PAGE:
Cape Cod Fishing in April
Sunlight and the arrival of spring are codependent upon each other. Clear skies and unfiltered sunlight hastens the arrival of earth and water warming processes so vital to restart growth after the dormant period of winter. Observing the changes of this process, over time, we can get a better understanding of when conditions improve enough to effect fishing. For me, one of the first indicators of winter’s passing is the male cardinal perching himself up in the high tops of the trees, broadcasting his bright plumage and call for all to see and hear. Then the snowdrops push through and bloom into snowy piles of white, followed by early daffodils. These indicators are the more showy and cheer us humans that brighter days are ahead. Less noticeable, are the earthworms beginning their movements and their “castings” can be seen at the entrances to their burrows. If you have never gathered “nightcrawlers” for spring fishing bait as a youngster, you have not lived one of the first fun “hunts” of youth. On wet dewy nights, these large earthworms will stretch out of their holes in search of a mate. Leaving their tails in the burrow, they extend their bodies over twice their normal length and “couple” with another earthworm. the band or collar that is about one-third the way down from the head will couple or latch onto the same place on the other worm and mating begins. As you carefully tip toe along the wet grassy areas looking for stretched out worms, you hold a flashlight with its beam muted by some cellophane or just by holding a few fingers across its lens. Once you spot the stretched out glistening worm, you must determine where the tail lies, and quietly approach close enough, so you can pounce and hold the tail. Don’t pull yet ! Just hold the worm with steady pressure until you feel him slightly let go, then slowly slip him out of the hole and into your bucket. A couple dozen of these fat boys and you are ready to spend the day at your favorite trout pond. After the worm castings appear, the peepers start their mating calls in the vernal pools, bogs and small ponds on the Cape. It is quite awe inspiring to stand quietly at the edge of a small bog and listen to the amazingly deafening chorus they make. With the emergence of these little frogs, also come the salt water eels out of the mud. I don’t have to tell you what great striped bass bait eels are. Before I ran a charter boat, I used to pot eels commercially and sell to Cape Cod bait shops from Orleans to P town. In late fall the real large eels went to the Boston North End Italian consumers, who considered them a delicacy.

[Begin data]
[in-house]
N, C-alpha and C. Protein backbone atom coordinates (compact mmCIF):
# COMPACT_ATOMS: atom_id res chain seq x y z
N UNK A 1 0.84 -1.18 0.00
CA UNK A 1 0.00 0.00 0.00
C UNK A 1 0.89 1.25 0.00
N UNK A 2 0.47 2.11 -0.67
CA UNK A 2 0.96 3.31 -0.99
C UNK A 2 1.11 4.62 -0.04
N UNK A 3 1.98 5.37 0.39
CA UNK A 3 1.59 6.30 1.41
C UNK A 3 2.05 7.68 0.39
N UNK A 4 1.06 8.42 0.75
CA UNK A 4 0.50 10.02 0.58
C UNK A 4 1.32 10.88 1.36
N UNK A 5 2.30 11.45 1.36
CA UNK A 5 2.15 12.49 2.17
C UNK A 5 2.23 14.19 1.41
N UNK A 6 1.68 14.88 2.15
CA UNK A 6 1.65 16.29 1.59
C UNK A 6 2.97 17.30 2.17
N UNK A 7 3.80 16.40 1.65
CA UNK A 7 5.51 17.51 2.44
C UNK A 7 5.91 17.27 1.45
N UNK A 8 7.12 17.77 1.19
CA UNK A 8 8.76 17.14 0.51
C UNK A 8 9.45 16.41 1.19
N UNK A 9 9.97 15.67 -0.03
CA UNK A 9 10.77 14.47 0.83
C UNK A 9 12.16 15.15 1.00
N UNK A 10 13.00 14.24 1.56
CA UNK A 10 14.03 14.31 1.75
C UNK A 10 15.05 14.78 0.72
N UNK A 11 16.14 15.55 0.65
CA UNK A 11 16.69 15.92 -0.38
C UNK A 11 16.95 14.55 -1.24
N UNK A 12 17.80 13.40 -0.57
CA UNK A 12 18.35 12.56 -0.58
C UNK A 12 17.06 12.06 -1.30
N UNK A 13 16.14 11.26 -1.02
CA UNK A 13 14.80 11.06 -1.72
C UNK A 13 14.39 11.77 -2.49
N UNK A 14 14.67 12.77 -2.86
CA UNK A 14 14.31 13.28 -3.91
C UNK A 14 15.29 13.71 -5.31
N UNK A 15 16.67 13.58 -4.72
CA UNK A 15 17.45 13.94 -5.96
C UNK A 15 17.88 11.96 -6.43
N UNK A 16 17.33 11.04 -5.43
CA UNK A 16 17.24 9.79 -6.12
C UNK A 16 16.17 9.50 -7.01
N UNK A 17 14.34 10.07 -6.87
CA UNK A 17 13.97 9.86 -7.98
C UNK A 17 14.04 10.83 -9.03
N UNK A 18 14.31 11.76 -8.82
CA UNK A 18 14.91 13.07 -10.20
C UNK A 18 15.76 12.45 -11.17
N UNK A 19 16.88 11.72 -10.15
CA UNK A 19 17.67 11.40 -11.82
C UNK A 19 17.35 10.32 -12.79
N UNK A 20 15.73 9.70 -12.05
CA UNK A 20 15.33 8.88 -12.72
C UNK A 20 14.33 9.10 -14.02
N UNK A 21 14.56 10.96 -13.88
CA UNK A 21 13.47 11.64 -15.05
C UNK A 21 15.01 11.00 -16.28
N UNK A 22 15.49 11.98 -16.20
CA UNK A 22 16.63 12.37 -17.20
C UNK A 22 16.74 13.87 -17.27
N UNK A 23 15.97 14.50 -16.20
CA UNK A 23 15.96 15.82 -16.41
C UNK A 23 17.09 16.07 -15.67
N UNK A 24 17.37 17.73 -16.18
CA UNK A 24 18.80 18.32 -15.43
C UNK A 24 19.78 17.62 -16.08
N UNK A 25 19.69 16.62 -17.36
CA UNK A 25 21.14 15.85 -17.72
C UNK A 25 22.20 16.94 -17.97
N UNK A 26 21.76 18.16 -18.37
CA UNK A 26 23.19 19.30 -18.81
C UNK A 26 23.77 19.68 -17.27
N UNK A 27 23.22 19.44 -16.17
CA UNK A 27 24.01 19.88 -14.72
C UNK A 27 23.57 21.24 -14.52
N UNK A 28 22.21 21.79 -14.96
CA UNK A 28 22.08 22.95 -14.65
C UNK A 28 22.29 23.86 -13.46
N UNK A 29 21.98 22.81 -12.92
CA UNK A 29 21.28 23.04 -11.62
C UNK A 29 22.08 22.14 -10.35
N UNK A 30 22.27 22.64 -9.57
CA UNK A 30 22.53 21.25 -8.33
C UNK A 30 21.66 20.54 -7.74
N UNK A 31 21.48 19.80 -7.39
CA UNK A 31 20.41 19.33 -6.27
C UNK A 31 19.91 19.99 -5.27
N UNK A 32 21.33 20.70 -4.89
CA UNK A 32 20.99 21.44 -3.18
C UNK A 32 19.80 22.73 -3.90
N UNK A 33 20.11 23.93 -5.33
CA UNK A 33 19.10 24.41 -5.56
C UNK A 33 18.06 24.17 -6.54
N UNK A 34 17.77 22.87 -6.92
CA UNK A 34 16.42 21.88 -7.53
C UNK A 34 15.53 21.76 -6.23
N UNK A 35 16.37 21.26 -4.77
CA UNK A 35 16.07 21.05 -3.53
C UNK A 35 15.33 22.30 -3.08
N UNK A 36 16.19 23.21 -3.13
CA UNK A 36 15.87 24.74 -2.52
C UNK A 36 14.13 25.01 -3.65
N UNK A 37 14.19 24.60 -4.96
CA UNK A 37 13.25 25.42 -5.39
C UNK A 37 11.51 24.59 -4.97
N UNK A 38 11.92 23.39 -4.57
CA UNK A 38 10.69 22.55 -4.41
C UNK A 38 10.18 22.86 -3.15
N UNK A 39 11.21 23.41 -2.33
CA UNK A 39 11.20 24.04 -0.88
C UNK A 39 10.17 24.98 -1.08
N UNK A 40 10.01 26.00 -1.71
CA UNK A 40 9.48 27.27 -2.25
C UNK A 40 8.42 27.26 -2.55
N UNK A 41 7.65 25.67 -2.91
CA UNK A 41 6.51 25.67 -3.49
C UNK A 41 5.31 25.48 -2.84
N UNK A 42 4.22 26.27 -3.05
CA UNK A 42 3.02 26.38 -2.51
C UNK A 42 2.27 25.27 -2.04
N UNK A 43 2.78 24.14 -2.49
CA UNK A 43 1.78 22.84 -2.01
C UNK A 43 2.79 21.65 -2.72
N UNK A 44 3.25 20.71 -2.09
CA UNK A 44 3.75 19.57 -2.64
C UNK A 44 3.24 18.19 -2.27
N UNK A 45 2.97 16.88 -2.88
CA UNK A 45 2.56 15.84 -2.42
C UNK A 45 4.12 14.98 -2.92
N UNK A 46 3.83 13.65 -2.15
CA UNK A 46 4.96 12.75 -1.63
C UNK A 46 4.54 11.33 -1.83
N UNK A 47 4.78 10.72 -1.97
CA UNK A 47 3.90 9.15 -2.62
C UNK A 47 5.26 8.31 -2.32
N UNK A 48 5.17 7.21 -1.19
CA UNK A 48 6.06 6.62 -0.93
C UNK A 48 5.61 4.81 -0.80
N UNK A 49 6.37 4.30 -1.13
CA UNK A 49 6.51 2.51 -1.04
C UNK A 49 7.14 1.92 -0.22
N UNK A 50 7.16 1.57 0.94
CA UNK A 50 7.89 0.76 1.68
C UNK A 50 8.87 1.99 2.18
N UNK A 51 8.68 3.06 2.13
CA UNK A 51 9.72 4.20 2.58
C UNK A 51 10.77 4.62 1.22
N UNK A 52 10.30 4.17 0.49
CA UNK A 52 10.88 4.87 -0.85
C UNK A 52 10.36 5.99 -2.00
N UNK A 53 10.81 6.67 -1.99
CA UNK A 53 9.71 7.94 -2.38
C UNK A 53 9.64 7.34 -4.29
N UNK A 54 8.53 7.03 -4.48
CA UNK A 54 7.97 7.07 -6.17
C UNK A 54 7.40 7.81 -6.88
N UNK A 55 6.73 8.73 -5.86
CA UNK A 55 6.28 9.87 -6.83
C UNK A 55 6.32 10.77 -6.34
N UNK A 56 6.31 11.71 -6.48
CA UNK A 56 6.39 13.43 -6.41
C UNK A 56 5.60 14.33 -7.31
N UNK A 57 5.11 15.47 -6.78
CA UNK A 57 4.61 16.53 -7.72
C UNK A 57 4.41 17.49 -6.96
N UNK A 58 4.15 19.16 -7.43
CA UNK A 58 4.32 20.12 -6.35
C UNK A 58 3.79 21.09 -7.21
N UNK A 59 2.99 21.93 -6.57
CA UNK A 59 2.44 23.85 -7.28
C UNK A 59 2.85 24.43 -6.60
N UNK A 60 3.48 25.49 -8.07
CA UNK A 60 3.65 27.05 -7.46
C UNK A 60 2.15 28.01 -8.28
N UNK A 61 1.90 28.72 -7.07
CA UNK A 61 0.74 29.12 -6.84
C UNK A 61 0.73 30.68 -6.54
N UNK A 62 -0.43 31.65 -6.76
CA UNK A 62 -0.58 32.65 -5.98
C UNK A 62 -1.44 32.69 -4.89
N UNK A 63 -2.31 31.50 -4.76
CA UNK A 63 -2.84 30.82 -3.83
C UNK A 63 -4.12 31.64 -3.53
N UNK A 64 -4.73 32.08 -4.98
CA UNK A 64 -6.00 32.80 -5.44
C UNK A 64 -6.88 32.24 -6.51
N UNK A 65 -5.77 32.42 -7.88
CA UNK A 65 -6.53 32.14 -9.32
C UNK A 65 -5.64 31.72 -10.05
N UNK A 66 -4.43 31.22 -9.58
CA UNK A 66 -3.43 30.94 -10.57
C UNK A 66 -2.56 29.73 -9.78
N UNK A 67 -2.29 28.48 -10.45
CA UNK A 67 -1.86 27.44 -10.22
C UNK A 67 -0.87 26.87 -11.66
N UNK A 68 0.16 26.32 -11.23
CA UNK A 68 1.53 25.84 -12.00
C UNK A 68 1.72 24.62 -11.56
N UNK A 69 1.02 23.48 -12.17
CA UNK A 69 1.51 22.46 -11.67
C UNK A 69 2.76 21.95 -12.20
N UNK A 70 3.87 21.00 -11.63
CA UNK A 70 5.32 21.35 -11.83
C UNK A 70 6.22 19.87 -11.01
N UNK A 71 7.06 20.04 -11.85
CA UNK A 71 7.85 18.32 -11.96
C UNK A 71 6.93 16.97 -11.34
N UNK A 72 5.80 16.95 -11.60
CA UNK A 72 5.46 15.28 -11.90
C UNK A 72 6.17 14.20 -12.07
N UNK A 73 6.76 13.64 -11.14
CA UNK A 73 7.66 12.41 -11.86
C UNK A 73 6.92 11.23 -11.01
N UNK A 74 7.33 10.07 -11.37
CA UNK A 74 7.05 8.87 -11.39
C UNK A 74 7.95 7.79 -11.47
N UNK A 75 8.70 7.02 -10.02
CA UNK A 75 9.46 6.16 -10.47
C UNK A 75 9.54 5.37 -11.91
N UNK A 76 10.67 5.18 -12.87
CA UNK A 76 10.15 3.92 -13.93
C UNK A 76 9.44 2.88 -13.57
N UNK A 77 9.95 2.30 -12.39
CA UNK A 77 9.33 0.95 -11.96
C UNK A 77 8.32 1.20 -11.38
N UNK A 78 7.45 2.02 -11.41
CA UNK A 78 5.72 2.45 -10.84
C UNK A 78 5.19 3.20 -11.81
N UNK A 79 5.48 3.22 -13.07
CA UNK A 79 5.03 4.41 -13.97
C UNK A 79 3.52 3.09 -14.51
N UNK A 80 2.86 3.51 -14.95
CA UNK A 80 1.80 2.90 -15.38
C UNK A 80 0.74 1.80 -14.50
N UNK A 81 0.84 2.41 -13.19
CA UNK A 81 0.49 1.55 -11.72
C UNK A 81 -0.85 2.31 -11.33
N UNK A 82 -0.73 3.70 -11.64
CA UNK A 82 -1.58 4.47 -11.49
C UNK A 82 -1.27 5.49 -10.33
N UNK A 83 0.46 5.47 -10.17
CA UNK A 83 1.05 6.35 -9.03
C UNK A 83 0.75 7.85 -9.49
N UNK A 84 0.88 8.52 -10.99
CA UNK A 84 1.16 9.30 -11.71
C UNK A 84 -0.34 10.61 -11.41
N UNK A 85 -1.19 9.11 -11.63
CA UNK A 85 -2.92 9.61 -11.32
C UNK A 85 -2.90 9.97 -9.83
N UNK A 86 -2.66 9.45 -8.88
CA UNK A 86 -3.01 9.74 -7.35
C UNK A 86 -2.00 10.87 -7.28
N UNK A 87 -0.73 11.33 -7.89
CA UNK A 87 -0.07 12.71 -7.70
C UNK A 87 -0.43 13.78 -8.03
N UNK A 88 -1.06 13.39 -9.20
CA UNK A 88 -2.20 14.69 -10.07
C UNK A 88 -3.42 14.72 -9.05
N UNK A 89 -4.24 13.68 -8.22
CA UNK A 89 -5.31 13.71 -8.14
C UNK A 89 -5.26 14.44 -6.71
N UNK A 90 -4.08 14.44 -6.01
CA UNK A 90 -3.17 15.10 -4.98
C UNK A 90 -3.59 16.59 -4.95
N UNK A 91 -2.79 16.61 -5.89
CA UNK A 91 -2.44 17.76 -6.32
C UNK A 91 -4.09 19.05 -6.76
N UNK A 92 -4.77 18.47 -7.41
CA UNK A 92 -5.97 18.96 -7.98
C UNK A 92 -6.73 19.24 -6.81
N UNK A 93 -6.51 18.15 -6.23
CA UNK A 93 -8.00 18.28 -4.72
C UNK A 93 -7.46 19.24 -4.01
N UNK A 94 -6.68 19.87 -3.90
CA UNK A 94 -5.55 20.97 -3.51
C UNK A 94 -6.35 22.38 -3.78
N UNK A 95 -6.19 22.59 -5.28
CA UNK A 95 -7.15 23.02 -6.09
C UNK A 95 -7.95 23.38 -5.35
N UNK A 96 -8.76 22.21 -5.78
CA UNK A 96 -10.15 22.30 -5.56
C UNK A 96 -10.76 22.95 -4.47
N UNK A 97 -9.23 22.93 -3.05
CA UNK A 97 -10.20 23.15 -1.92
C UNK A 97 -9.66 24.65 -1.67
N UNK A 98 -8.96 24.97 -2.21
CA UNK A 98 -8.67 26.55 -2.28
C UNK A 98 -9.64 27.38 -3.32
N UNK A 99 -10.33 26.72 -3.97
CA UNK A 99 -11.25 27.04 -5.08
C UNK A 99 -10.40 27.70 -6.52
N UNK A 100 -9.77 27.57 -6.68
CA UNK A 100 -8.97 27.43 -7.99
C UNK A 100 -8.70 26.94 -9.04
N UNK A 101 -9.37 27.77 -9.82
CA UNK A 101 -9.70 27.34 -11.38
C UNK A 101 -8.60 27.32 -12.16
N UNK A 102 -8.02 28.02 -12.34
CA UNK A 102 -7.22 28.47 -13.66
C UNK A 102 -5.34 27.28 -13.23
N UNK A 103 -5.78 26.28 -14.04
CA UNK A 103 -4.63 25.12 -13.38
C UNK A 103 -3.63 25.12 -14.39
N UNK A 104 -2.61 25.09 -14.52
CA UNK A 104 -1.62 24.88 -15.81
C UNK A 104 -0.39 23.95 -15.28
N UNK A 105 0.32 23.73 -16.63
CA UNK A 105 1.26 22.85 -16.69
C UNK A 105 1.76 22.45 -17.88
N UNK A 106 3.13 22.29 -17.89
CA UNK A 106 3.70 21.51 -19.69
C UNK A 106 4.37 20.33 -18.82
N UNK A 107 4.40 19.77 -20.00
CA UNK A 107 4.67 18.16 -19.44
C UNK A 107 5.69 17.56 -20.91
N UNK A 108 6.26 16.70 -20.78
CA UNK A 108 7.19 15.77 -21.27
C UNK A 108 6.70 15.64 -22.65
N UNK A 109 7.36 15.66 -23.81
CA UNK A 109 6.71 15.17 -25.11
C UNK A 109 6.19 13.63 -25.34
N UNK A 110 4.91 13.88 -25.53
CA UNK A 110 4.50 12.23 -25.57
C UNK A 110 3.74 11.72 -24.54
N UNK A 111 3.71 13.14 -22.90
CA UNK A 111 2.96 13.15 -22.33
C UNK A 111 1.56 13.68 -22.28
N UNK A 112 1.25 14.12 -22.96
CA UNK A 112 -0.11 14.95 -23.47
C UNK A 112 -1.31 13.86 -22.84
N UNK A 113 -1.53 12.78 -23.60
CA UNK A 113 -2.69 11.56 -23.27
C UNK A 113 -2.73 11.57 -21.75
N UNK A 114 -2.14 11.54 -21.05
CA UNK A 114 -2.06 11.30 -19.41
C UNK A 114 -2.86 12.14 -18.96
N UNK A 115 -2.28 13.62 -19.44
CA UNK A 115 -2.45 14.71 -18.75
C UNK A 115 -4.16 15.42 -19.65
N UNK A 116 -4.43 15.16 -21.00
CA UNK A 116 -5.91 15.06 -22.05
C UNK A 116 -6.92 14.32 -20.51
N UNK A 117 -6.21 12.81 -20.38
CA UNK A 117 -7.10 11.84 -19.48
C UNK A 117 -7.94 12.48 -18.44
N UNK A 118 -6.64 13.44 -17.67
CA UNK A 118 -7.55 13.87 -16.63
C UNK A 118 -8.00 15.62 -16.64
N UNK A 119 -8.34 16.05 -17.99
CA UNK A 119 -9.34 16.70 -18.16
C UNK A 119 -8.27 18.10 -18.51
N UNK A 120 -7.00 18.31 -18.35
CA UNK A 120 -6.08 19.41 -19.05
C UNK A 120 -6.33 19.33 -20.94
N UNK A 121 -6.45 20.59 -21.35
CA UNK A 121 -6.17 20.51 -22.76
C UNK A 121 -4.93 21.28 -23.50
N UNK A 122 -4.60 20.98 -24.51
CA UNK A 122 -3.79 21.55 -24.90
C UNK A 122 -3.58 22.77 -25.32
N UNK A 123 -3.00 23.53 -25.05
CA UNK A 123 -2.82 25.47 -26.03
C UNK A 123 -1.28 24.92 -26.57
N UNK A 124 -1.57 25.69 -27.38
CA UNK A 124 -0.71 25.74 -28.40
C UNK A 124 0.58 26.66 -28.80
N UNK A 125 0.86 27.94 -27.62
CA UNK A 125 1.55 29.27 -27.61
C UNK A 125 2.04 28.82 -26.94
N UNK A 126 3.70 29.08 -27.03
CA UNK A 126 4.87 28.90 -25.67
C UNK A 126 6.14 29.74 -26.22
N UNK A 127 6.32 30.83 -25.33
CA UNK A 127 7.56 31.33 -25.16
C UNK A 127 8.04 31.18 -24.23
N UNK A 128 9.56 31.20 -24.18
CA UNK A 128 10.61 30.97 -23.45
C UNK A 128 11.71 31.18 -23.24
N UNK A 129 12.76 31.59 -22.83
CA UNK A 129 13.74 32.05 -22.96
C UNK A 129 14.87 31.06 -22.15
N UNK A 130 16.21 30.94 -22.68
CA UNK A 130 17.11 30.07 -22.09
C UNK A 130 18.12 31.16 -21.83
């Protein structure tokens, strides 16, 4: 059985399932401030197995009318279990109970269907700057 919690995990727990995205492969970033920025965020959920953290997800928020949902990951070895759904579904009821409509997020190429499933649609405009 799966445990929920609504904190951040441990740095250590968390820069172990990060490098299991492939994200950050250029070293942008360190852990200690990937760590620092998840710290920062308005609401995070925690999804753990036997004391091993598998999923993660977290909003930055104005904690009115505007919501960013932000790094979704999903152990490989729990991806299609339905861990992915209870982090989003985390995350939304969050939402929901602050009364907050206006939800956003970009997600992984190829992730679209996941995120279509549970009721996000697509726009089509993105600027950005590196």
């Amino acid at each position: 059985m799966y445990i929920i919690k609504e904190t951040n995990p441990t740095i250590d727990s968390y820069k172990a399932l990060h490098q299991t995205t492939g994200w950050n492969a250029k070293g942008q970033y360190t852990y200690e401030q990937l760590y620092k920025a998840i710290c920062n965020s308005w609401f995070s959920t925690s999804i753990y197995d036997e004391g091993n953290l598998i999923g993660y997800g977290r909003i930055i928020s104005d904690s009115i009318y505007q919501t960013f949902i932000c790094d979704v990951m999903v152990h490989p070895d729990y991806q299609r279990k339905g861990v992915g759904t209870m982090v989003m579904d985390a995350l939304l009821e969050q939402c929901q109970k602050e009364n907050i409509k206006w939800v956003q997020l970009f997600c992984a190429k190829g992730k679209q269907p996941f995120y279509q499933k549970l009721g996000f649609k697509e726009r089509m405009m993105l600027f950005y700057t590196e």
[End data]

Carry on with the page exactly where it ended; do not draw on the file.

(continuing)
As all of these more visual changes are taking place, there are also major changes taking place in the lower food chains of algae, plankton, diatoms and larvae are reproducing at incredible rates and are fed upon by larger forms, like clam and oyster larvae, and successively larger forms, like crabs, seaworms, and minnows etc. This increasing food supply brings the larger predatory species like the fish we humans target. The pogies, the herring, mackeral, eels, squid, alewives, sand eels, soon come followed by the blues, bass, scup, fluke, cods and tuna, followed by the seals and the sharks and lastly by man.
I realize that this is all basic biology, but as each spring comes and this growth is annually renewed, try to pay attention and notice when the peepers start for example, when the forsythias bloomed, or the date you first noticed worm castings in your lawn. We as a specie, have become a more hurried, and less observant animal, in my opinion. Try to breathe deeply and notice the changes in the physical world around you. Try to notice when you first observed the new buds in the dormant tree next to your car that you climb into every morning on your way to work. As you hone these observances and details you will become at least a better fisherman, and just maybe a better partner, spouse or friend at the same time.
Good Fishing to You,
Capt Bruce & “Marilyn S”